A few years ago when I moved into a handmade house, off the utility grid, powered by solar panels, no potable water in the taps, atop a mesa, in the high desert of New Mexico, I took a deliberate step toward reconnecting with the earth.
Now and then, like a desert father, I walk the austere mesa and look out on the effects of a ravaging drought. And the connections turn in my mind -- between global warming and war, poverty and nuclear weapons. An ancient truth comes to mind ever more vividly: "Blessed are the meek, the gentle, the nonviolent. They shall inherit the earth."
More and more, people are making the same connections, and from that I take heart. , On the other hand, I'm disheartened for the destruction of the earth proceeds at a rate that alarms me; reports from across the world chill my heart.
Take for example the report from the United Nations Intergovernmental Panel on Climate Change, a 1,572-page tome. "From the poles to the tropics," soberly said the authors, "the earth's climate and ecosystems are already being shaped by the atmospheric buildup of greenhouse gases and face inevitable, possibly profound, alternation."
The panel predicts widespread droughts in southern Europe and the Middle East, sub-Saharan Africa, the U.S. Southwest and Mexico, and flooding that could imperil low-lying islands and the crowded river deltas of southern Asia.
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The report stressed that many of the regions facing the greatest risks were among the world's poorest. While limits on smokestack and tailpipe emissions could lower risks, vulnerable regions must make immediate changes to deal with shifting weather patterns, climatic and coastal hazards and rising seas, the report concluded.
The report concurs with scientists around the world. A temperature rise of 3 to 5 degrees Fahrenheit over the next century will likely lead to the submersion of coasts and islands. The heating will bring about massive droughts that will kill crops and cause untold famine. Ice caps will melt further, hurricanes and typhoons will pack much stronger forces. And in the end the crisis could cause the death of millions, maybe hundreds of millions of people.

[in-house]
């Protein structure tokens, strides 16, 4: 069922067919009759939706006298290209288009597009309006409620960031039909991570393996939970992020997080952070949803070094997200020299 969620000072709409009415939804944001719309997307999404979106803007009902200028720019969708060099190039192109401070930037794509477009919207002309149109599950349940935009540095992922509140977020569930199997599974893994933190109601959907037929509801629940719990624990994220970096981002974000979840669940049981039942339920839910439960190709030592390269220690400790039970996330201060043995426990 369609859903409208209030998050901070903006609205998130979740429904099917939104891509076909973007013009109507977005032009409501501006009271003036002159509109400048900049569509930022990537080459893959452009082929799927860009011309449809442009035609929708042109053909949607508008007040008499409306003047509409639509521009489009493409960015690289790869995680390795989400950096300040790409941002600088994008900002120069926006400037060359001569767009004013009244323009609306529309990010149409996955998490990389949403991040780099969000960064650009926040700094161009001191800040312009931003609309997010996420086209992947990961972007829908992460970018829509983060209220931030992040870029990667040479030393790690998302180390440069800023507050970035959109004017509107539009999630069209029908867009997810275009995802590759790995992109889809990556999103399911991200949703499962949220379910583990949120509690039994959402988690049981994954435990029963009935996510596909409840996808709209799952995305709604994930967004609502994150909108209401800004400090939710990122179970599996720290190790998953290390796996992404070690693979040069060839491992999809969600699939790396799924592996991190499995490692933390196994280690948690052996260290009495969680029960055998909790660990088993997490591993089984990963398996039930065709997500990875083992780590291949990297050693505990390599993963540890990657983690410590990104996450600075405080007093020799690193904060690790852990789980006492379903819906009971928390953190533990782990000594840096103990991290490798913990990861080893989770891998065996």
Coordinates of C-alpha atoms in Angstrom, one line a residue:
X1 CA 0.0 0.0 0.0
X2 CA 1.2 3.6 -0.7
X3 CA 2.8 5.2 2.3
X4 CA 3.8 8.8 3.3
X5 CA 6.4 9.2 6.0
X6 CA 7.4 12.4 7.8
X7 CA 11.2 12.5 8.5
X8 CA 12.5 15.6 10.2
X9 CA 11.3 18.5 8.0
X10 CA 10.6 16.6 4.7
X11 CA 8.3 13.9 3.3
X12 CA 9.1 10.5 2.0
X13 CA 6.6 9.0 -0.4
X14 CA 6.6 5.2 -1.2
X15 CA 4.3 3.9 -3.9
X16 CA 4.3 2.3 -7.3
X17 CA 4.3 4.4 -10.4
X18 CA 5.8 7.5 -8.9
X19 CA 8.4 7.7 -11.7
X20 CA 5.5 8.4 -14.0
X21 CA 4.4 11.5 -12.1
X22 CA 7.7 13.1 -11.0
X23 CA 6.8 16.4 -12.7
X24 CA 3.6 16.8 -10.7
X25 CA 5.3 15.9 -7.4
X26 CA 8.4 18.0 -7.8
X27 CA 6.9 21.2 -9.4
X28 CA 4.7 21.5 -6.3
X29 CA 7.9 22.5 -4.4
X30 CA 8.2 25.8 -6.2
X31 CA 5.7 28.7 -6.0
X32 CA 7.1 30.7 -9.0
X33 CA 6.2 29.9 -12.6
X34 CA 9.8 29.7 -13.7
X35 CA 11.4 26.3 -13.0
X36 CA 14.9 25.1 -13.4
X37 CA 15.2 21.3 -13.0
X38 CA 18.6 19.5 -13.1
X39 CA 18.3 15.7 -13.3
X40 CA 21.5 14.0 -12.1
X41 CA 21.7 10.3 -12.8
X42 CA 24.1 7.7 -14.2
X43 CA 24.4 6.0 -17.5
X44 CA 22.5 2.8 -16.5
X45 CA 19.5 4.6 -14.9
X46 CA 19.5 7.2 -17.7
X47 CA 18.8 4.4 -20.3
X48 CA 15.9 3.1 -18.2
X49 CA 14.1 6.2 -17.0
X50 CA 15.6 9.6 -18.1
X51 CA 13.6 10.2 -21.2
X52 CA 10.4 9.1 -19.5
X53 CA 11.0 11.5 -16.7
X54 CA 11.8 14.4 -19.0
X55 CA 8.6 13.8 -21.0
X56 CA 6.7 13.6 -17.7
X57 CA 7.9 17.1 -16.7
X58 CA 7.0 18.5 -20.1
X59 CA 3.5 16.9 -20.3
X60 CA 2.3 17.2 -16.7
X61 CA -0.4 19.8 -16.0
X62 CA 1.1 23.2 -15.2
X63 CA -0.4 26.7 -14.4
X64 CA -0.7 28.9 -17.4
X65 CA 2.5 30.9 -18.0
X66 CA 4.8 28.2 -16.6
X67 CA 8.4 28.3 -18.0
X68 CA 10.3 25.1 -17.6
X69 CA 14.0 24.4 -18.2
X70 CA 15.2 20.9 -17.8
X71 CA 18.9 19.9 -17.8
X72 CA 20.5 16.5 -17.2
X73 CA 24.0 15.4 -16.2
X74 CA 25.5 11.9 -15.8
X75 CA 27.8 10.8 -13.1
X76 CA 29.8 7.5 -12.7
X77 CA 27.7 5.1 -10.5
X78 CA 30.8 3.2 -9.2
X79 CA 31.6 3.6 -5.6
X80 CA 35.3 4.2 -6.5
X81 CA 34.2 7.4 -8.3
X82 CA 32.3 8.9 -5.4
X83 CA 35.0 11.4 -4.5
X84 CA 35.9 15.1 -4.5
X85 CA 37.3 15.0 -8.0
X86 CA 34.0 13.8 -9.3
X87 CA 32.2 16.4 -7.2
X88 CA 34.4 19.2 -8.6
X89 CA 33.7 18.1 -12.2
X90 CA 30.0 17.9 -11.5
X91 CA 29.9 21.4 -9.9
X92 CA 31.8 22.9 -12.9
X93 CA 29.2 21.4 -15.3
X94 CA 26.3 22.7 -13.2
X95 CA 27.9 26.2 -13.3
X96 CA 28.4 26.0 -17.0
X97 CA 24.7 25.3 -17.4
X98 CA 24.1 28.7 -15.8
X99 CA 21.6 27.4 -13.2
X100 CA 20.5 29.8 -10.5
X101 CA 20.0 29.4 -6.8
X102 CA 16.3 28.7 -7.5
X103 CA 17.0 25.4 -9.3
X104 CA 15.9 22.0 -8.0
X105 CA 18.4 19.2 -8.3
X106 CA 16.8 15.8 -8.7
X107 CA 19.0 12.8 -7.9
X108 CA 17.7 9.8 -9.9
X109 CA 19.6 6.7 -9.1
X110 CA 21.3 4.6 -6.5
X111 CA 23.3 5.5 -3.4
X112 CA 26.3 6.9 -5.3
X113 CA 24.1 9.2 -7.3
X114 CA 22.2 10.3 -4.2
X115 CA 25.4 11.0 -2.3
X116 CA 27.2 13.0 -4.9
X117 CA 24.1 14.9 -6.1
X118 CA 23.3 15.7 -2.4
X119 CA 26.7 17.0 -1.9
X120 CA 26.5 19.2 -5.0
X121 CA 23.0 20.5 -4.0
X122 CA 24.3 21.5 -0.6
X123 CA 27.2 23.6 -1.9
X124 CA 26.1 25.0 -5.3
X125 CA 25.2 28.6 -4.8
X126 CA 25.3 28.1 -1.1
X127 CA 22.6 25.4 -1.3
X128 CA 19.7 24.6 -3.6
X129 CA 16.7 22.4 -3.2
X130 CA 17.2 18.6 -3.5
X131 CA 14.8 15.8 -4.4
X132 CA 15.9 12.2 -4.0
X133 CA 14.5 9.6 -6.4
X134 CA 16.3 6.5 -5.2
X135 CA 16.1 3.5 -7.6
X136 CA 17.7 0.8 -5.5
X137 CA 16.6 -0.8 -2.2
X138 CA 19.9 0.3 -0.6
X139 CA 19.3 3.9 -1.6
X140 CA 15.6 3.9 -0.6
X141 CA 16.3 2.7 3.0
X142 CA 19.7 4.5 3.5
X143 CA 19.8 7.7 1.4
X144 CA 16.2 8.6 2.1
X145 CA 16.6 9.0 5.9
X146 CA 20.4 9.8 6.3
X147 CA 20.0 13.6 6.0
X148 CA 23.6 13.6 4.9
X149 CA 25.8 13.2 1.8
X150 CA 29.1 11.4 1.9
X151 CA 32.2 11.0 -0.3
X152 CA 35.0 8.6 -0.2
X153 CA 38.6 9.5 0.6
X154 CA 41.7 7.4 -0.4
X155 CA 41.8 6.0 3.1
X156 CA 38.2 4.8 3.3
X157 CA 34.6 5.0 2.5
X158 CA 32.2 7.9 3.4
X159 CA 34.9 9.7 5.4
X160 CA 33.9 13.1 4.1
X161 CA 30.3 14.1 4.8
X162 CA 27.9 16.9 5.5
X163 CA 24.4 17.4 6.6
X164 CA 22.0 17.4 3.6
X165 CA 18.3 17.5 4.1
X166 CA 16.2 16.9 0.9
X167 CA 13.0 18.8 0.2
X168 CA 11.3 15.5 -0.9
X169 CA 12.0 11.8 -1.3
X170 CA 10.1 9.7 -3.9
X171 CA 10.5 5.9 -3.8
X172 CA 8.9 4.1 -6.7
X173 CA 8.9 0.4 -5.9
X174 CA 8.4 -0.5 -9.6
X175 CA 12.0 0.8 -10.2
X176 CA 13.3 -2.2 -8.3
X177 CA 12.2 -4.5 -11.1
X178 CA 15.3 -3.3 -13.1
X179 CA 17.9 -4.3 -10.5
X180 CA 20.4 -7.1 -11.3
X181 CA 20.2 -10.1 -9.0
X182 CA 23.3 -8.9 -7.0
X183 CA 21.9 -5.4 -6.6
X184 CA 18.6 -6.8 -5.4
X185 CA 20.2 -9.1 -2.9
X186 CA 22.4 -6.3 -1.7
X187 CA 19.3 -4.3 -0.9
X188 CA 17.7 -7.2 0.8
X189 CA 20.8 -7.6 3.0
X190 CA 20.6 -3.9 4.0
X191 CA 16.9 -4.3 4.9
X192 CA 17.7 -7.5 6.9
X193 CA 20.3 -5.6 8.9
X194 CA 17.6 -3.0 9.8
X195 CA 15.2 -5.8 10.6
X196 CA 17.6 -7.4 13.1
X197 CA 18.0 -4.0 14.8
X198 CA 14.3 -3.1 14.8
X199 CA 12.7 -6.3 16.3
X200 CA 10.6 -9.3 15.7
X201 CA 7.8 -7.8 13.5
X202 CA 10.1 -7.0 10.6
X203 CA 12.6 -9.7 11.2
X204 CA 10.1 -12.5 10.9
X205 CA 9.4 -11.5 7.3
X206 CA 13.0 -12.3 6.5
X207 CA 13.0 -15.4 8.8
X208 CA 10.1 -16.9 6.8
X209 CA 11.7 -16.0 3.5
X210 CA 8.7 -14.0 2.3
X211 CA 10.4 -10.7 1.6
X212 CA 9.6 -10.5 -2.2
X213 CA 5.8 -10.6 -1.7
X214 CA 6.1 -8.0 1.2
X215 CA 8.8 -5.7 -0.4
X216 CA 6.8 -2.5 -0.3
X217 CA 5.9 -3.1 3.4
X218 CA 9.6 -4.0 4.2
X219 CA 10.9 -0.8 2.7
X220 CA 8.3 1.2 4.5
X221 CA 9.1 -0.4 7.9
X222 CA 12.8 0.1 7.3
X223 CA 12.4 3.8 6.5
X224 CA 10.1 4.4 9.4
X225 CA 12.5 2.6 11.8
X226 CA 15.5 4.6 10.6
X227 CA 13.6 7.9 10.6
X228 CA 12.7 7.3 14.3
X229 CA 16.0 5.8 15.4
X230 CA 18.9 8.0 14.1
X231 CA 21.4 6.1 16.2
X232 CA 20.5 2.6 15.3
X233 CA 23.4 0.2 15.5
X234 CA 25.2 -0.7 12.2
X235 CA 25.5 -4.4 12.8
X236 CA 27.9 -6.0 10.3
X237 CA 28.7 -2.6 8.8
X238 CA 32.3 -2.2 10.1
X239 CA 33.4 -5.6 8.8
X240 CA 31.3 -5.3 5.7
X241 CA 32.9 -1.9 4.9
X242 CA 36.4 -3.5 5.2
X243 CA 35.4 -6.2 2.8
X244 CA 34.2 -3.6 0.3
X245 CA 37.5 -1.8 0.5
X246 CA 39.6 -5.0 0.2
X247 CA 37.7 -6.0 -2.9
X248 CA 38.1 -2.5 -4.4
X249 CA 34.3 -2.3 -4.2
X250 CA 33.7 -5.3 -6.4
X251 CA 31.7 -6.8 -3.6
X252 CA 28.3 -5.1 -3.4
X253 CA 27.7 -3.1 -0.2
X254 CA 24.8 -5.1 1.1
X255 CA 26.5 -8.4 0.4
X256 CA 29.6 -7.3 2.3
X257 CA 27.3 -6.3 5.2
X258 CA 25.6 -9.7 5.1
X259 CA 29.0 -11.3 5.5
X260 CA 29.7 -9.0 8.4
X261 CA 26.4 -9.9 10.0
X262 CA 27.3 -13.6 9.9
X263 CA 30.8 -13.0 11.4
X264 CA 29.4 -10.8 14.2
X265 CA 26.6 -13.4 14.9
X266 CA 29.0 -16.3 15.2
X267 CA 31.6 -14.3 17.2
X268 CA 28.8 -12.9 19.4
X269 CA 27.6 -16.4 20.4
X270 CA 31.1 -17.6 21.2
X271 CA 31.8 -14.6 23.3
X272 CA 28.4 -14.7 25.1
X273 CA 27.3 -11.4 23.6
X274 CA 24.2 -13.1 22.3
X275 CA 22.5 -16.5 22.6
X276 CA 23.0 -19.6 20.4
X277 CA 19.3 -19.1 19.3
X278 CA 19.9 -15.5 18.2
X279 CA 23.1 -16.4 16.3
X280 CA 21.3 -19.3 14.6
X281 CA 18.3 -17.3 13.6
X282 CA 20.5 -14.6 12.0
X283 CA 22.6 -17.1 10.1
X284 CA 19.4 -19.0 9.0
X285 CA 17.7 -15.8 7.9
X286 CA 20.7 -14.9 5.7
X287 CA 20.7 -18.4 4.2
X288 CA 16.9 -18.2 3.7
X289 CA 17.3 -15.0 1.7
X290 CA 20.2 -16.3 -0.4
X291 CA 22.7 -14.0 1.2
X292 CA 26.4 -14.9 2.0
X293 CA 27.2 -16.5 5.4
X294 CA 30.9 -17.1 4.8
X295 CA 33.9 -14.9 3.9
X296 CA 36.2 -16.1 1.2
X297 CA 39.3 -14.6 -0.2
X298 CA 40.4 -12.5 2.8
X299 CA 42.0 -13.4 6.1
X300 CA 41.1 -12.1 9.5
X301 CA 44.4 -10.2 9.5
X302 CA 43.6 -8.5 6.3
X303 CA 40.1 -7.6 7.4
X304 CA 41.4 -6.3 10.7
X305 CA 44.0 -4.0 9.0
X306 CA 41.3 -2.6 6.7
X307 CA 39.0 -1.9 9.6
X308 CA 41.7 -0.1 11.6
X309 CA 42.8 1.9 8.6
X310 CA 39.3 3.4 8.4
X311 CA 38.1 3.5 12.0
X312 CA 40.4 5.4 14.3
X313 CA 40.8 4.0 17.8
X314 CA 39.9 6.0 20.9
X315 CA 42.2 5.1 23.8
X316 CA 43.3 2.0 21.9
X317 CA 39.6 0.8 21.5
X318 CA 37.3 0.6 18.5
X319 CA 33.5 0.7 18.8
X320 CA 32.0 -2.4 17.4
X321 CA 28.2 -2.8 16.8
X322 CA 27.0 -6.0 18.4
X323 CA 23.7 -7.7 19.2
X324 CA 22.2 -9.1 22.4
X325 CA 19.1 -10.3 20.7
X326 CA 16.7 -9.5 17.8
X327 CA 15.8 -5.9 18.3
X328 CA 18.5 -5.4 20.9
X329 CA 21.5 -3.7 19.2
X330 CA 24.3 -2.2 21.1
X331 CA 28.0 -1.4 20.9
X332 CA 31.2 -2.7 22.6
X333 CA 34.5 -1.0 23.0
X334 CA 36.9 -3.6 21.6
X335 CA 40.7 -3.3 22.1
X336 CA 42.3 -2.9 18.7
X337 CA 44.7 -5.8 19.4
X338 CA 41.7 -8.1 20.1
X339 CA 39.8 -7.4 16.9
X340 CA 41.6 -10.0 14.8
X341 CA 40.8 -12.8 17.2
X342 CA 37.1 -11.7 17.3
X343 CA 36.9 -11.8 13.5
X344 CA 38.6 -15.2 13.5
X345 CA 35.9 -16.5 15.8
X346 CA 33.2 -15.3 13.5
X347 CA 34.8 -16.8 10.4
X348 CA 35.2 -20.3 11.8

Shortly put: We are ears deep in a planetary emergency.
What to do? Everything must change. We need a culture that does not rely on fossil fuels, that does not hurt the environment, that does not poison the land, that does not use depeleted uranium or dump radioactive waste, that does not test or build nuclear weapons, that seeks to feed everyone and protect the planet itself with new nonviolent institutions.
Some reports say we could easily manufacture electric cars with battery stations (where you stop into at your local car shop to get a new recharged battery in the same time it now takes to fill up a tank). We surely need a new mass transportation system, much less airplane travel, massive new solar and wind energy systems, and so much more.
But most of all, we need the political will to demand change. The current administration, indeed the entire U.S. system, serves the corporate giants. These powers unto themselves look covetously upon the world's resources and wreak havoc on the earth. They urge war on Iraq and bring in millions building nuclear weapons at Los Alamos and elsewhere. They remain numb to the starving masses. Corporate principalities and powers and their acolytes in government, they're hastening the planetary emergency.